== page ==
Contesting a will can be difficult, as courts typically view this official document as the word of the individual who created it. Challenging the document is no easy feat, but it may be worth pursuing with the right reasons and legal team. If any of the following factors apply to your scenario, consider speaking with a lawyer to determine whether you should contest a will.

3 Grounds for Contesting a Will

1. Undue Influence

If you think someone coerced your loved one into writing their will a specific way, you could have a viable case. Undue influence can be challenging to prove, but if the influencer paid for the will to be made or isolated the deceased from their loved ones, a lawyer might be able to help you pursue legal action.

2. Lack of Witnesses

lawyerLaws for witnesses vary from state to state. For a written will to be considered valid in North Carolina, the testator must have signed and dated it in front of two adult witnesses. The witnesses must have also signed the document in the testator’s presence. If there is proof that there were no witnesses present, you could potentially challenge the terms of the will.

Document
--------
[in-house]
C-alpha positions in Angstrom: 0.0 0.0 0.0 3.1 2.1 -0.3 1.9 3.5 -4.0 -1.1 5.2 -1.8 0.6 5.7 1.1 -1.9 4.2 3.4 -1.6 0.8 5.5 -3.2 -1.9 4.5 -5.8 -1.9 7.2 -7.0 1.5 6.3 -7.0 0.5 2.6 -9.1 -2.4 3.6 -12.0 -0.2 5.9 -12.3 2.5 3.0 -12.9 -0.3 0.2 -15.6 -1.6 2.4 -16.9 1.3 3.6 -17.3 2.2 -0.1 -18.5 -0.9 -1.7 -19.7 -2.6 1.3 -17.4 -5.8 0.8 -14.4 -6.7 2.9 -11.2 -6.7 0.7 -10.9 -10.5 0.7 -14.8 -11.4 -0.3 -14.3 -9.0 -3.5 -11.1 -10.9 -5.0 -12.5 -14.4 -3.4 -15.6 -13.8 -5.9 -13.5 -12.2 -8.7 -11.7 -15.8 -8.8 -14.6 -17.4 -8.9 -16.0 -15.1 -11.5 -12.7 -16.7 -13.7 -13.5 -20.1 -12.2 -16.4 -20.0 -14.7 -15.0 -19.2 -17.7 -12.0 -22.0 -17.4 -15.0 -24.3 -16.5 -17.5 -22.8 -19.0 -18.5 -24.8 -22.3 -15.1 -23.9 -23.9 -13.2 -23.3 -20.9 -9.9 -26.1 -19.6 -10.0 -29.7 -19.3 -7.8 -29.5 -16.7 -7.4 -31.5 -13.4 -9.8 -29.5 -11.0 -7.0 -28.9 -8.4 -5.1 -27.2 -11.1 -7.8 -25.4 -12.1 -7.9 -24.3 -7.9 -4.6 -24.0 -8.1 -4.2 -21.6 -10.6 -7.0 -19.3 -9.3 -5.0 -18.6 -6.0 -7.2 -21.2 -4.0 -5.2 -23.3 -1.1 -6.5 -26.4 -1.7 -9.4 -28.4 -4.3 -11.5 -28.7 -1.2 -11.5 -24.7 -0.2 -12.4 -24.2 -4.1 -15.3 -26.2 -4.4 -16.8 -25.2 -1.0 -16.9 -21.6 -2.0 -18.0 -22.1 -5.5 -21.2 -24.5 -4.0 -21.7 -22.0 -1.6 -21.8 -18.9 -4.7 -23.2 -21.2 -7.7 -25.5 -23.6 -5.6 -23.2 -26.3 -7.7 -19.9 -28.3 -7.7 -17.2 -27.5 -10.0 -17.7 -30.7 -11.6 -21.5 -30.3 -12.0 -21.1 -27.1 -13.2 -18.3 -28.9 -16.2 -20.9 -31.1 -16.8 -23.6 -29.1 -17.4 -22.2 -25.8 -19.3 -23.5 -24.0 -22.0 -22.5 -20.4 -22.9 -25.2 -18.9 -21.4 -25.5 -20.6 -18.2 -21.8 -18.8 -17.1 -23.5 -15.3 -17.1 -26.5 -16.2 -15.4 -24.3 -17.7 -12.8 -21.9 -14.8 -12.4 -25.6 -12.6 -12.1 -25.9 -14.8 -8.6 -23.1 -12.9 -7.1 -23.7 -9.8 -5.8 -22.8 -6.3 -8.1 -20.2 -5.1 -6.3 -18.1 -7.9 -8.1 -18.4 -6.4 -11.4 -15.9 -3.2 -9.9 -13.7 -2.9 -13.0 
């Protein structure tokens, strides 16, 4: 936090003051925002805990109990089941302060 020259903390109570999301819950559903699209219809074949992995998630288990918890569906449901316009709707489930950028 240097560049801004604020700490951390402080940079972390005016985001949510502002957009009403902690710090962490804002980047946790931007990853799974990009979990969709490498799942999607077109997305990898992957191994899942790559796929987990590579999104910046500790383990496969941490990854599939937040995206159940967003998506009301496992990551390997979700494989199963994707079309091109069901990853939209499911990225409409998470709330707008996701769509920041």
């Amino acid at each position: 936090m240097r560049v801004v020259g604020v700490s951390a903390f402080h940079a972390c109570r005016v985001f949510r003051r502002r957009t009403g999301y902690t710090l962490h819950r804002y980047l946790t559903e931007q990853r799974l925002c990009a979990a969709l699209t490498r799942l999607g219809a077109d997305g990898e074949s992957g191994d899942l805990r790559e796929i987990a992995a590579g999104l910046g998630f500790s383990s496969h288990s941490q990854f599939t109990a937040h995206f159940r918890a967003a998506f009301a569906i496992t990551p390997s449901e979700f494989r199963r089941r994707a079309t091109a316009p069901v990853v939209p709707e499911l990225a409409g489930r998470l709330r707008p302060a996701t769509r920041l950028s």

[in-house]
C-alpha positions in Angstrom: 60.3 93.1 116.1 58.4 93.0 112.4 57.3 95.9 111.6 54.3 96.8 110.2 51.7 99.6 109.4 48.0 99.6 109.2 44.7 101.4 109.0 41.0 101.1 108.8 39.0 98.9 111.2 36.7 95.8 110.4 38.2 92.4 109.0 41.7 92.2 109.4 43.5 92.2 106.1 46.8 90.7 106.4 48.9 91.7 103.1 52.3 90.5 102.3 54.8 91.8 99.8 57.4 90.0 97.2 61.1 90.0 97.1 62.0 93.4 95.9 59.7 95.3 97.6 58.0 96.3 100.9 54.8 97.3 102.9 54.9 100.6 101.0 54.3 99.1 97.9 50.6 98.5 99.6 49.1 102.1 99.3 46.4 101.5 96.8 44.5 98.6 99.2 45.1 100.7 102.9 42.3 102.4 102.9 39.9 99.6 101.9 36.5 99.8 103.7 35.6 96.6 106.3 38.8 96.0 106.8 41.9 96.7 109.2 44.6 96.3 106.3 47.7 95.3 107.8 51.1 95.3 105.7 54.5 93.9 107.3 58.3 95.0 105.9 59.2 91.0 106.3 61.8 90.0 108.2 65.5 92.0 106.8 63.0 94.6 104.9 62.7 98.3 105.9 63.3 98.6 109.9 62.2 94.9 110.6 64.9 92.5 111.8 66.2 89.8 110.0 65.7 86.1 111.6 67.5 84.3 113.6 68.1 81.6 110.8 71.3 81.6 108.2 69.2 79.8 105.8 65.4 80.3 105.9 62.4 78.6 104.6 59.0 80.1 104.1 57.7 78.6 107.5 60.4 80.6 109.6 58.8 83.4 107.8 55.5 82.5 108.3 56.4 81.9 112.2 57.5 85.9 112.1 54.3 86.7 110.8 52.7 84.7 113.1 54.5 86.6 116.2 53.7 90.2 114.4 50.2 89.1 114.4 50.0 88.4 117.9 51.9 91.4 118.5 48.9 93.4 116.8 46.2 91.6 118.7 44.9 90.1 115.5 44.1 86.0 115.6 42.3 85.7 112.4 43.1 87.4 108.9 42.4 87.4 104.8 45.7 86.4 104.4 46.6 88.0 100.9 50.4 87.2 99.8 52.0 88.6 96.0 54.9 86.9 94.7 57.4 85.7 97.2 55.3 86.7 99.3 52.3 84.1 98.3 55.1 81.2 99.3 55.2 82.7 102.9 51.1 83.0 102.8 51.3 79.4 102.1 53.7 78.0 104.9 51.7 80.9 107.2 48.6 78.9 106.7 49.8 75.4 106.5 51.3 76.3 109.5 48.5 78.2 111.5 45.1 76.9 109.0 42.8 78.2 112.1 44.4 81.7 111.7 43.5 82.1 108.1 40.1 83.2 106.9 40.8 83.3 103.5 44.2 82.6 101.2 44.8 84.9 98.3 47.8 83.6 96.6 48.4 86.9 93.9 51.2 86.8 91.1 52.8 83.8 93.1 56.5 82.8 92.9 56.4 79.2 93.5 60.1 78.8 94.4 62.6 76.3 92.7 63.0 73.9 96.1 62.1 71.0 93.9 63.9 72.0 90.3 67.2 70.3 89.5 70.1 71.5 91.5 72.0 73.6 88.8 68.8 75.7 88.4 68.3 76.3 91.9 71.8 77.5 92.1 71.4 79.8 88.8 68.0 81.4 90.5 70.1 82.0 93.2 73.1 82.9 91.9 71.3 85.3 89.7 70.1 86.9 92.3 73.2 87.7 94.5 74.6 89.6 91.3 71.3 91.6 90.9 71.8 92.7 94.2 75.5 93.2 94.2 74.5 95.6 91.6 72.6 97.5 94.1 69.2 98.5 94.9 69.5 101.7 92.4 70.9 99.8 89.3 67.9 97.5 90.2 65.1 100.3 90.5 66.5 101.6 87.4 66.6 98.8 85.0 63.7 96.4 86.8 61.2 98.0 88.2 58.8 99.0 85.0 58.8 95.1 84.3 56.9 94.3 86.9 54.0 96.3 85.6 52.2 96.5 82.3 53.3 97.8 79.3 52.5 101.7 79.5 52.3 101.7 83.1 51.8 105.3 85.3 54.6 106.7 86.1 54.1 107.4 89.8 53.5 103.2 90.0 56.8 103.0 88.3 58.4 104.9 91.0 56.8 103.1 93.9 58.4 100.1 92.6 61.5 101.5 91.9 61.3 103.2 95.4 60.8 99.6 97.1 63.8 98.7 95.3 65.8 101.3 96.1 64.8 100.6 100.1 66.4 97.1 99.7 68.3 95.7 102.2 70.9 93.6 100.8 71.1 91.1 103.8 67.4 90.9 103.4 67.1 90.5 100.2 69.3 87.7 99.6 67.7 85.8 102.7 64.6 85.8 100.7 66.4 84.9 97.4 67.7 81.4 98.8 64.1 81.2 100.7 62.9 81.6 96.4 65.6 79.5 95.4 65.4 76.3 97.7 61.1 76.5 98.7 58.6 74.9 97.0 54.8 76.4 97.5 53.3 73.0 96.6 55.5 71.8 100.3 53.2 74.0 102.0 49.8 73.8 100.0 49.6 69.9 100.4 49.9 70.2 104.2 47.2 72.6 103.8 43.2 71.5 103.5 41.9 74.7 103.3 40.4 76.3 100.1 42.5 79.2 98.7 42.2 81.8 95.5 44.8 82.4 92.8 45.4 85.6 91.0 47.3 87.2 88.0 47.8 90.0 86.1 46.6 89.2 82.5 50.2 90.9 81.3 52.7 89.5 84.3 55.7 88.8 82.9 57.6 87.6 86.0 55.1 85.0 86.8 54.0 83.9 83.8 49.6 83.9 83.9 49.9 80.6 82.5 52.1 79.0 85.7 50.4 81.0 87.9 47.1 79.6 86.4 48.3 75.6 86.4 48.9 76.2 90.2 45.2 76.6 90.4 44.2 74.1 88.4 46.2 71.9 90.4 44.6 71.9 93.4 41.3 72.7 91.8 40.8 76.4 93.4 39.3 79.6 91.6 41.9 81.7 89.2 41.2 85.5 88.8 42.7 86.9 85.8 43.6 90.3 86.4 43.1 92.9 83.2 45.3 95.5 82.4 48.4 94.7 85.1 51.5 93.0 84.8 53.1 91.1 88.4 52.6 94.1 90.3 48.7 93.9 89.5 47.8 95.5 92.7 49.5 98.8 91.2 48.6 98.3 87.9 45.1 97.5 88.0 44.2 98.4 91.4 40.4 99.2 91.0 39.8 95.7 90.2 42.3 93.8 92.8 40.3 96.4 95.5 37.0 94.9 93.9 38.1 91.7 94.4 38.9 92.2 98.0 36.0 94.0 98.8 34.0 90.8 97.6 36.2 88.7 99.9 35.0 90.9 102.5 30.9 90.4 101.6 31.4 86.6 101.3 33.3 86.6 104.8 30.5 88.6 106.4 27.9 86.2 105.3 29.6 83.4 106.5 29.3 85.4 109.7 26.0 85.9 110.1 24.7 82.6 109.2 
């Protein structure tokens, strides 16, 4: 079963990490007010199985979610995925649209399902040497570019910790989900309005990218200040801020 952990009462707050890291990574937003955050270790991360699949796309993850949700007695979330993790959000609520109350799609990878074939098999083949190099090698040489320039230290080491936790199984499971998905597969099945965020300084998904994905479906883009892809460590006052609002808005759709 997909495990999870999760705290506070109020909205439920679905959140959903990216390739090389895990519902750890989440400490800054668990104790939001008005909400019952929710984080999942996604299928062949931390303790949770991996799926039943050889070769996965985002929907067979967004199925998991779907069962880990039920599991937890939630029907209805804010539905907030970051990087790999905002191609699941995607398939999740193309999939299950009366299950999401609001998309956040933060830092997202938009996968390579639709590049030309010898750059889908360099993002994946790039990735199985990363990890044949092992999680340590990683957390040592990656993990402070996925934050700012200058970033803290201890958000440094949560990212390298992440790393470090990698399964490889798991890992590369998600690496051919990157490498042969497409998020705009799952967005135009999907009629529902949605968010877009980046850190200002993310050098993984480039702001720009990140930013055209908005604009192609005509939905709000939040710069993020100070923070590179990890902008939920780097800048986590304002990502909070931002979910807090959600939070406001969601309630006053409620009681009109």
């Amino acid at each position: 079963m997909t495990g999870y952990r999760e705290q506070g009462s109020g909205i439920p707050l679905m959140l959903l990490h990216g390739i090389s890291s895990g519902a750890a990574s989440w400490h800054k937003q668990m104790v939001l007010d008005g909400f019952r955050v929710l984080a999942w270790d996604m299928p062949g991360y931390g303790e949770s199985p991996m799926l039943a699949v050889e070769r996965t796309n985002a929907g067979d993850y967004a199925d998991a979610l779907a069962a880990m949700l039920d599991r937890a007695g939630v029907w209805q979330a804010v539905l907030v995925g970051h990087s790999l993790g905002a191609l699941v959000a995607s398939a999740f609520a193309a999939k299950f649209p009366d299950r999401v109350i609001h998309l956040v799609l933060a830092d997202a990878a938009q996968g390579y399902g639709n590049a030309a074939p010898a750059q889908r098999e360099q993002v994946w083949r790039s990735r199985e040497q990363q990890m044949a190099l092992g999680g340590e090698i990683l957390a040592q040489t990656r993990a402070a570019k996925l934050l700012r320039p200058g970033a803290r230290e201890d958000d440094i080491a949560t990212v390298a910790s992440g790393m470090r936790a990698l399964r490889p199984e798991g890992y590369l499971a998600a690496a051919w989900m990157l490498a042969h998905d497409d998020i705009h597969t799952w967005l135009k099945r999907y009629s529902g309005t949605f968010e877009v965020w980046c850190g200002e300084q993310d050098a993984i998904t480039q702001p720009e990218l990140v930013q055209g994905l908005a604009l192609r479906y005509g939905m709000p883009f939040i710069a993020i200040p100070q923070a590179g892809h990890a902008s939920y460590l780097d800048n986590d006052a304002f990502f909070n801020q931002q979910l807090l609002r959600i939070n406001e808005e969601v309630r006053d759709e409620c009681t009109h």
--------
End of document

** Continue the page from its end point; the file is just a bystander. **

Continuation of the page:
3. Updated Will

The most recent version of an individual’s will is what will carry in court. If the deceased’s executor is attempting to follow through on an old will and you believe that there’s a more recent version, consult with a lawyer to have the outdated version contested. Keep in mind that the updated document will need to be dated more recently for the other one to be considered void.

 

If you’re thinking about contesting a will in the Charlotte, NC area, turn to The Law Office of J. Baron Groshon. Serving Cabarrus and Rowan counties, this lawyer has more than 28 years of experience in wills and estate planning, and can help you navigate any legal complexities you’re facing. To schedule a consultation, call (704) 342-2876.